Opportunity Cost


What is opportunity cost?  Is it real?  And why do we need to be concerned about it?  These are all good questions that are hopefully answered below.

Let’s say that you have $1,000 dollars you plan to invest into a lawn mowing business.  The first question to ask is “where is this money today, and what return is it earning?”  If your lawn mowing business can not beat the risk adjusted return that you are currently earning on this $1,000, then you should not invest it into the lawn mowing business.  If your $1,000 is currently invested in U.S. treasuries (“Risk-free” investment), removing your money from the U.S. treasuries and investing it into the lawn moving business is an opportunity cost, for you are foregoing your earnings from the U.S. treasuries.   You are also assuming more risk by moving your money into the lawn mowing business, so will need to earn a higher return.

But what if your $1,000 was sitting in a non-interest bearing account?  Is there still an opportunity cost?  The answer is yes, and it might be the same U.S. treasuries even though you did not invest in them originally.  The reason is that you could have invested in them, and can still invest in them now – so they are an alternate investment to the lawn mowing business.  The key is look for the next best alternative, and assess the risk/return relationship of that investment relative to the risk/return of the investment you are contemplating.  An easy way to do this mathematically is to subtract the cash flow of your alternate investment (U.S. Treasuries in this case) from the cash flow of your lawn mowing business, before discounting for an NPV and IRR.

An opportunity cost is your next best alternate investment, and you must always take it into account when valuing an investment opportunity.

What about when you are comparing two mutually exclusive investments?  Since the same opportunity cost will be applied to both projects equally, the choice between the two mutually exclusive projects will be independent of the opportunity cost. But after you have selected the most valuable project between the mutually exclusive projects, it will still need its opportunity cost removed from its cash flows to assess its true value/return.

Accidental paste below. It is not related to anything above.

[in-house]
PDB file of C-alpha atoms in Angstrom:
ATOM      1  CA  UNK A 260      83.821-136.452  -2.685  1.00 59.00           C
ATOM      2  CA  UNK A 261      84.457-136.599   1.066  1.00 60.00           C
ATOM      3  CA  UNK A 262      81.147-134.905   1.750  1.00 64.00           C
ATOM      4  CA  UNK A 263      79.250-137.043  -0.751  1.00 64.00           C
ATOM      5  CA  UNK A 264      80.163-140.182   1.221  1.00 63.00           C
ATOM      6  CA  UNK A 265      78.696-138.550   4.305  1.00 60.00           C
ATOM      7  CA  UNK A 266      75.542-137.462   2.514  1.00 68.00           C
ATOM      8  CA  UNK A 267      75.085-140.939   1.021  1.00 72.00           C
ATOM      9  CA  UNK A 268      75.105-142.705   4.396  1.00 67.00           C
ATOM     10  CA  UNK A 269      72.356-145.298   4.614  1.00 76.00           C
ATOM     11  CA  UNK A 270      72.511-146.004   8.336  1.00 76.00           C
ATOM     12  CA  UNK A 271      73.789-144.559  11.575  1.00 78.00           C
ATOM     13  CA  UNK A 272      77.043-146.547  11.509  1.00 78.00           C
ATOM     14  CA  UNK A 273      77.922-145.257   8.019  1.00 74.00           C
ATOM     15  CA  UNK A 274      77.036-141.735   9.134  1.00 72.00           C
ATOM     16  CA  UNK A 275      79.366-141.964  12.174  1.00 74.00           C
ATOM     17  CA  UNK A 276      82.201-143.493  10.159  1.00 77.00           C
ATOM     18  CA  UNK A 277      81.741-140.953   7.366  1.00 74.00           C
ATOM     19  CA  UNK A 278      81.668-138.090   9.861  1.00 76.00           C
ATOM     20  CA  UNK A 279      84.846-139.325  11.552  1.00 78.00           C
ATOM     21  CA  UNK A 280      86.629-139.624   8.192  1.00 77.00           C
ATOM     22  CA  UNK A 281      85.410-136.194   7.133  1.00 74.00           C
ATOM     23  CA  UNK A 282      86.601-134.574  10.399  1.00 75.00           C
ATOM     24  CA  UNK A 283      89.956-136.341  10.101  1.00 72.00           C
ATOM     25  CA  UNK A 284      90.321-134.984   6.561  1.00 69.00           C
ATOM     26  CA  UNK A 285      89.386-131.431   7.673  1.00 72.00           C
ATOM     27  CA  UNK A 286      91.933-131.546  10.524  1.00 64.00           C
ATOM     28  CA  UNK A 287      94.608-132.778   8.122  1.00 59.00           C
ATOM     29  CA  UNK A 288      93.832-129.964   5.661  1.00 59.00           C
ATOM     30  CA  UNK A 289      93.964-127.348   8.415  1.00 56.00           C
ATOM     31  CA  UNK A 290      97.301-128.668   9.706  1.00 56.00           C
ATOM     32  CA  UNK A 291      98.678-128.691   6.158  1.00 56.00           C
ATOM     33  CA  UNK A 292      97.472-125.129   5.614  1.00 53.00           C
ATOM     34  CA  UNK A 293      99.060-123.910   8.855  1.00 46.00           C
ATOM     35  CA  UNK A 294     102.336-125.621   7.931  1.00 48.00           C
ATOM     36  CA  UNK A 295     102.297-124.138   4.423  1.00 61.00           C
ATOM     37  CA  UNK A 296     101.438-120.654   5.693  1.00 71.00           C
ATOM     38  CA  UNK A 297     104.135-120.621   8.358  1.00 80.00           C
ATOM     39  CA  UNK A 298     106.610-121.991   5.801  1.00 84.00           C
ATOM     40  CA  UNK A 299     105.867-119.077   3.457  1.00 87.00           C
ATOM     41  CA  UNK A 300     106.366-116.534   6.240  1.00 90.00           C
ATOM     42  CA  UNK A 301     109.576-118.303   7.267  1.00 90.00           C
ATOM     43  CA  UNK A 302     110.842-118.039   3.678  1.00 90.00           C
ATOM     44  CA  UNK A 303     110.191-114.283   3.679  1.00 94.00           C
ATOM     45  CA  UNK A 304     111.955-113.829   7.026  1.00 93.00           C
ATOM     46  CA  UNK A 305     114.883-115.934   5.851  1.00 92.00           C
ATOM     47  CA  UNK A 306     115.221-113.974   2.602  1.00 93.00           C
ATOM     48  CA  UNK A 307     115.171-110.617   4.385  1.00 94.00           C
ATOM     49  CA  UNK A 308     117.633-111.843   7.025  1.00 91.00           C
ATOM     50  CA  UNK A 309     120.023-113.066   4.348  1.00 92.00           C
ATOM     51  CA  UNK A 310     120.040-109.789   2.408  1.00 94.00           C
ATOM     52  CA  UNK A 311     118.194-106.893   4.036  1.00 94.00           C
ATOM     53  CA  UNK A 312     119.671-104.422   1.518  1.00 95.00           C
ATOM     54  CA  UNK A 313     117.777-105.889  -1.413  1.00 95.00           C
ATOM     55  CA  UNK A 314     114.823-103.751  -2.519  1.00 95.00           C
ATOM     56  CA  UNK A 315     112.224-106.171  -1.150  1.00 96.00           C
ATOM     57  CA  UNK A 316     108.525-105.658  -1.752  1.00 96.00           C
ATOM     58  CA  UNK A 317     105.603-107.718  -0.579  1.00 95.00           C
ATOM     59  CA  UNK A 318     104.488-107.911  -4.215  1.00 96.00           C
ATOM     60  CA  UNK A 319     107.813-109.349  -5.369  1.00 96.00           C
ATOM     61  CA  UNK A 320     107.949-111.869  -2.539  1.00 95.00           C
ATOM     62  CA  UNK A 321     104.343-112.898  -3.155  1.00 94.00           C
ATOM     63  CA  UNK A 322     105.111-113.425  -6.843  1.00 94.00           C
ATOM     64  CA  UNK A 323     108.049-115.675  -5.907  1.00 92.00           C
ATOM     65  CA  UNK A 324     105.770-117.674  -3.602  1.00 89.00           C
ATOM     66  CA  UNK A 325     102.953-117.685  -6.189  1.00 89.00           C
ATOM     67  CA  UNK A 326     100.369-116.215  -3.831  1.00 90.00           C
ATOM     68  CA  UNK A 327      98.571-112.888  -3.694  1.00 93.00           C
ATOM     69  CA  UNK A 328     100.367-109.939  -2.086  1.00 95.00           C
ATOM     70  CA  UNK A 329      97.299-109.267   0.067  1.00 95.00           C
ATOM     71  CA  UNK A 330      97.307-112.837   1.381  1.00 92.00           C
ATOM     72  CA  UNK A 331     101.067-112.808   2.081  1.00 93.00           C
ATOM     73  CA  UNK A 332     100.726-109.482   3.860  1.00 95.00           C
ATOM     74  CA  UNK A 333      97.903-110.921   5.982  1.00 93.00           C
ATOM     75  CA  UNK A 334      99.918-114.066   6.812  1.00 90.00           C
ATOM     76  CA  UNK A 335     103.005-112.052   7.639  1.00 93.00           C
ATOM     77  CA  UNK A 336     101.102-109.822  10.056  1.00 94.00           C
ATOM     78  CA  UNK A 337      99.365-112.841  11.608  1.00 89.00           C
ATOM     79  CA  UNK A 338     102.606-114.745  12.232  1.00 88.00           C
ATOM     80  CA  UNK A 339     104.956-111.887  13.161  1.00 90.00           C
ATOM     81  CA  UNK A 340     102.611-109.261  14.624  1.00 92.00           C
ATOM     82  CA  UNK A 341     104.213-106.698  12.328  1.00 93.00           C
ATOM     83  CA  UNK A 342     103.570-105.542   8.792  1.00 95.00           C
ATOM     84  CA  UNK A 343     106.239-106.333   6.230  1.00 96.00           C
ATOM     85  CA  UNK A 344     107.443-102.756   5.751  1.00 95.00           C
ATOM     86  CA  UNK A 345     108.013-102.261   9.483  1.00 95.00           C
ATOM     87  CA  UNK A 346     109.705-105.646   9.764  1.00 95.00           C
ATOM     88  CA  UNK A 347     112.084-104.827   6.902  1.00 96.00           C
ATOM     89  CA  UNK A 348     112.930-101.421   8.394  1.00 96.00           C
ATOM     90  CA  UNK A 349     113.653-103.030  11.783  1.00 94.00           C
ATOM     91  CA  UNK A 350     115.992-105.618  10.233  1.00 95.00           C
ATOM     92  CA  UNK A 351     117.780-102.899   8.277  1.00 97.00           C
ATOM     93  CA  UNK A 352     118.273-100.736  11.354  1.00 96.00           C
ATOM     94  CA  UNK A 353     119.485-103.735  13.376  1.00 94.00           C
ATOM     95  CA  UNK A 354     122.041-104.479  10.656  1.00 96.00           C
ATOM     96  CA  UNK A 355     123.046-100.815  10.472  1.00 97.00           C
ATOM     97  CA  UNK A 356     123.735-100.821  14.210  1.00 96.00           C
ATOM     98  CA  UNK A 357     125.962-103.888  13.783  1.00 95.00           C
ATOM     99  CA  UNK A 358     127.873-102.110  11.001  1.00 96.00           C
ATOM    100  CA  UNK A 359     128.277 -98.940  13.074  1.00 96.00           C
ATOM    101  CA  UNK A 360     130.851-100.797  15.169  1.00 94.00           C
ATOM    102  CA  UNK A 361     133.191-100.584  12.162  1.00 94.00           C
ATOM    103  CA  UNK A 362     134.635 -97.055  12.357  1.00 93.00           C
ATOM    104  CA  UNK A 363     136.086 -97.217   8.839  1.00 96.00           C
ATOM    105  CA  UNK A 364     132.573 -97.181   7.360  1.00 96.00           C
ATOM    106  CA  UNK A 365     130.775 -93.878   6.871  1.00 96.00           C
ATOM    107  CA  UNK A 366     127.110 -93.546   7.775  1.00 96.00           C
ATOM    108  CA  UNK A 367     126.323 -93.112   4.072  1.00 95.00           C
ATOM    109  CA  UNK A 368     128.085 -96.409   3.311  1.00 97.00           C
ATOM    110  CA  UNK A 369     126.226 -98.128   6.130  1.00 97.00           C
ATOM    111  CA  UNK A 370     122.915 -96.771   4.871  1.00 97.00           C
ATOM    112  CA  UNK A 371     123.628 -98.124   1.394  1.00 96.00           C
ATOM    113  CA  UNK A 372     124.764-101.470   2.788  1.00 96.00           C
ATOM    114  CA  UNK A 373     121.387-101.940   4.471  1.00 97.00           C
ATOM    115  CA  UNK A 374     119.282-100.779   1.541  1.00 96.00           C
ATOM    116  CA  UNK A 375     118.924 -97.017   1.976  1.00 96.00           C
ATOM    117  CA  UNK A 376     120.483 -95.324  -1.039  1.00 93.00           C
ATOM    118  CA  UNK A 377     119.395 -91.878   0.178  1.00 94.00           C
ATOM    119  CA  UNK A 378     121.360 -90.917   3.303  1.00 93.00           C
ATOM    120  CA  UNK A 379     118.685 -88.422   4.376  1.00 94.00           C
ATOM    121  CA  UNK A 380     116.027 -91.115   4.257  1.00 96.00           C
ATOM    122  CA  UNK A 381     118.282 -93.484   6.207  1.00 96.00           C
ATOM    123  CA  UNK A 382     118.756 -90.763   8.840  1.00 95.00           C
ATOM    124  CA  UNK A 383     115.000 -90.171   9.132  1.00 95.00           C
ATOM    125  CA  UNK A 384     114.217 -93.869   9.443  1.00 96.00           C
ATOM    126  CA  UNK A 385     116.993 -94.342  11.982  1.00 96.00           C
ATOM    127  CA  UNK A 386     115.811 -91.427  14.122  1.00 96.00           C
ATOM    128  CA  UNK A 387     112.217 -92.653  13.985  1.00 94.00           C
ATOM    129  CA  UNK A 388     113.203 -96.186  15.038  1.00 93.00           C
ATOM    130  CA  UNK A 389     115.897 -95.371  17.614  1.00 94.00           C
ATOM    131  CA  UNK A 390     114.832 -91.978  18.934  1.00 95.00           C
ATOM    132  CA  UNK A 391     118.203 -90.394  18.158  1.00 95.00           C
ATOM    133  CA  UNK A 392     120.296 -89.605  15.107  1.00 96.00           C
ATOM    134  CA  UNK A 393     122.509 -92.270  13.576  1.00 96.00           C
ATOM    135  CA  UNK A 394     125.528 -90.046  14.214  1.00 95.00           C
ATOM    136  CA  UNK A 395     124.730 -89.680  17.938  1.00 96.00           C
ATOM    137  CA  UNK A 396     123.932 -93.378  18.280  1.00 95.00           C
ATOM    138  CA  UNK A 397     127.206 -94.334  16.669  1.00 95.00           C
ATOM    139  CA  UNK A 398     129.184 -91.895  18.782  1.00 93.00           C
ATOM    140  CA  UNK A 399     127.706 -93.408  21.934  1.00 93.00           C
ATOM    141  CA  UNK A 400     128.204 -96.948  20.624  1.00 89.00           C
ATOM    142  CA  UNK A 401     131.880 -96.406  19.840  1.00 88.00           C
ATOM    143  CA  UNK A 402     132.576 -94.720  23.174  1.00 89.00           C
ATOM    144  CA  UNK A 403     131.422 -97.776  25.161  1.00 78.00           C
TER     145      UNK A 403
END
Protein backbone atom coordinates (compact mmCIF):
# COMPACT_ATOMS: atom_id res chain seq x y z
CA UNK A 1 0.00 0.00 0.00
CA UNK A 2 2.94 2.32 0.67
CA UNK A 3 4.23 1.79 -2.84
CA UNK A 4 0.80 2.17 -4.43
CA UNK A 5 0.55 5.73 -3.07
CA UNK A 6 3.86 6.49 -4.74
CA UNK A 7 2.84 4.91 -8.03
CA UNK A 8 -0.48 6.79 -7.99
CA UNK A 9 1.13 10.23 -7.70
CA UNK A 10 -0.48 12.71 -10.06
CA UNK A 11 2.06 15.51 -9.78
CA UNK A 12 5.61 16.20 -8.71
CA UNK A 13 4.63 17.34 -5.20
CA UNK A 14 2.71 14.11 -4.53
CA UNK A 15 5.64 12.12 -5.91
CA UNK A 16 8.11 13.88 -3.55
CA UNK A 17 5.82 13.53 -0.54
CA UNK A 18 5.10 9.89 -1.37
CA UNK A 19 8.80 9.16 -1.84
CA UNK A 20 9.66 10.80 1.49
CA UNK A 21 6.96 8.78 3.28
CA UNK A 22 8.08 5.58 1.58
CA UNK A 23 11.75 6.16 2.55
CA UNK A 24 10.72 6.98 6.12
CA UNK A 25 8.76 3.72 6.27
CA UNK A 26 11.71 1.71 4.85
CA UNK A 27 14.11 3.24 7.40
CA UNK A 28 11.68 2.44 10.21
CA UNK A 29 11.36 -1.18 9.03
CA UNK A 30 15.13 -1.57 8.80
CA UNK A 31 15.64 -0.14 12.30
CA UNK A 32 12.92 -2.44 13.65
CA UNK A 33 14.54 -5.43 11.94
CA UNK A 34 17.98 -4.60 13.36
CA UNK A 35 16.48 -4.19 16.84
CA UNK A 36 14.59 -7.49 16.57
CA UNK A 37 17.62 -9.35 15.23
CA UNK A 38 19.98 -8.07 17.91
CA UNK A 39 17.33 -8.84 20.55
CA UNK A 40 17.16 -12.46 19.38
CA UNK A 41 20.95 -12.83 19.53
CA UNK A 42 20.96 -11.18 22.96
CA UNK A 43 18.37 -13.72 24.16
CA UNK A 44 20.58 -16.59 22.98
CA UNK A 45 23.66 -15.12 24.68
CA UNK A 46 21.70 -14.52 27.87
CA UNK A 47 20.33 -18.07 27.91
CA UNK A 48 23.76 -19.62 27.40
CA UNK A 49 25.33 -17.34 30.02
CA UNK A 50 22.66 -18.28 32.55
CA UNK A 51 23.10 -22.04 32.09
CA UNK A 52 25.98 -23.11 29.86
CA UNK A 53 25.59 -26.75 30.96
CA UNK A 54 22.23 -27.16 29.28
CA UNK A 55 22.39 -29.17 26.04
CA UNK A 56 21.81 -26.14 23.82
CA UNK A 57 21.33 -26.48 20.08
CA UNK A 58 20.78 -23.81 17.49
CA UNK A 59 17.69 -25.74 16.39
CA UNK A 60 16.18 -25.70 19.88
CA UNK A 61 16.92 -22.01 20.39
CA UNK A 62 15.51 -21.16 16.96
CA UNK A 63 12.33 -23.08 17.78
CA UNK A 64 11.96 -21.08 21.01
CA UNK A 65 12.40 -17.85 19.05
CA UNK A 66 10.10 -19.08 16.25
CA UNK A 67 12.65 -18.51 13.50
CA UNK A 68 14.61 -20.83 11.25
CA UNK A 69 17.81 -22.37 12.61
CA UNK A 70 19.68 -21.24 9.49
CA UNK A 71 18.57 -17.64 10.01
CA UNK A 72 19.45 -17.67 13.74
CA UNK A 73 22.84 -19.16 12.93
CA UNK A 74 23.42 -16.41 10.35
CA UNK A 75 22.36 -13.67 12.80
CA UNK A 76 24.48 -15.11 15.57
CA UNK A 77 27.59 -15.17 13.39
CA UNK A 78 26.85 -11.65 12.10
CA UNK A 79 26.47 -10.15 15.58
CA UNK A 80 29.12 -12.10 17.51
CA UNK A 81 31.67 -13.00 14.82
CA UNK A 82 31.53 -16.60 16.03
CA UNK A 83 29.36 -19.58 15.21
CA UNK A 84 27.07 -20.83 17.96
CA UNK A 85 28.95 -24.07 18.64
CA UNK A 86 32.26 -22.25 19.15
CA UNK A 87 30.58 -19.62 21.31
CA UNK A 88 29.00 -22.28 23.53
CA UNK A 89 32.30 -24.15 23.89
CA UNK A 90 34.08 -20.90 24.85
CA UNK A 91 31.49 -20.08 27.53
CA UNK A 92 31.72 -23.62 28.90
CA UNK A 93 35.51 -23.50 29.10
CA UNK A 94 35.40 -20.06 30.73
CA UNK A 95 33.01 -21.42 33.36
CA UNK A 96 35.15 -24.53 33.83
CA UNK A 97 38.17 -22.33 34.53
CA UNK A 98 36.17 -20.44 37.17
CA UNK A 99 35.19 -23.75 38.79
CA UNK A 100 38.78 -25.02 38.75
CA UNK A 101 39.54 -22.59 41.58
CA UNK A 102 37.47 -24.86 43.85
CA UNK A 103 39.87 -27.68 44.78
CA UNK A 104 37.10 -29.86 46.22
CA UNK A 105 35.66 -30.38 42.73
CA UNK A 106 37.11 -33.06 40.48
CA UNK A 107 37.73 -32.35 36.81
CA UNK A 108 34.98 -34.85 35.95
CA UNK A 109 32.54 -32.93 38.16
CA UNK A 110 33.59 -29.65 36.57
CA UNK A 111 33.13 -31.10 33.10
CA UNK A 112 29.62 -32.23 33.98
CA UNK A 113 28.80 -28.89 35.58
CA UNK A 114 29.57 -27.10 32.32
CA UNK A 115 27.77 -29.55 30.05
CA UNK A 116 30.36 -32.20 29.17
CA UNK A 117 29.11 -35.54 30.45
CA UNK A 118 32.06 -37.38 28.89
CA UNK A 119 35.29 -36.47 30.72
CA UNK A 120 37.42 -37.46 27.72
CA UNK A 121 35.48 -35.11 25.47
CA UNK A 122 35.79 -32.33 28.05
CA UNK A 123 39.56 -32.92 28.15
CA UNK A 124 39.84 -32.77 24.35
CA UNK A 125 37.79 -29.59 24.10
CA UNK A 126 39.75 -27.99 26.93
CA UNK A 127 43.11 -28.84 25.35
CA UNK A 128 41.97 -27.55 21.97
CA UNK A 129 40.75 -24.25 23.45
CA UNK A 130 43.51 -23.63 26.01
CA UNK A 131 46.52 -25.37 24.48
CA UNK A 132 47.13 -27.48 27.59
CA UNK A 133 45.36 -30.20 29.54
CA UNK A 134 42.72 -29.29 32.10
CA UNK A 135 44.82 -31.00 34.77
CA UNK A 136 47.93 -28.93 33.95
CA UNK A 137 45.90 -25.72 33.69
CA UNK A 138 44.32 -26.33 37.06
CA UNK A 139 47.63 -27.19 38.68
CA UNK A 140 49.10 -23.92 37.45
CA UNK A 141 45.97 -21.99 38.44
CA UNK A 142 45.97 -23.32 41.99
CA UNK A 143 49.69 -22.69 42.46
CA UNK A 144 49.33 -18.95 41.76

Once again, the way to account for the opportunity cost is to factor its cost into your investment’s free cash flow model.  After removing the opportunity cost from your independent investment’s free cash flows, if that investment can still beat the hurdle rate set for it, then it is a good investment.

Opportunity cost is the reason that real returns are a better way to look at investments than nominal returns, because real returns use the risk-free rate as the opportunity cost of the investment.

Opportunity costs could also be a non-financial decision, such as an economic utility decision.  Even though two options are close in NPV and IRR, you may still choose one over the other due to the utility obtained.  An example would be two houses you are considering to purchase.   This is obviously a mutually exclusive decision, since you will only purchase one house, but opportunity costs can still come into play.  Lets say that one house is larger but is on a small lot, while another house is smaller and is on a large lot.  Both may cost the same, but your personal utility of a larger house versus a larger lawn, and how you prioritize this utility, will finalize your choice.  If you purchase the small house, your opportunity cost is the utility lost by foregoing the larger house, and if you purchase the larger house, your opportunity cost is the utility lost by foregoing the larger lawn.  Which ever utility loss is the greatest (i.e., the larger opportunity cost), will result in your selecting one house over the other.

You can download a PDF of this post here.

©2018 Ben Etzkorn



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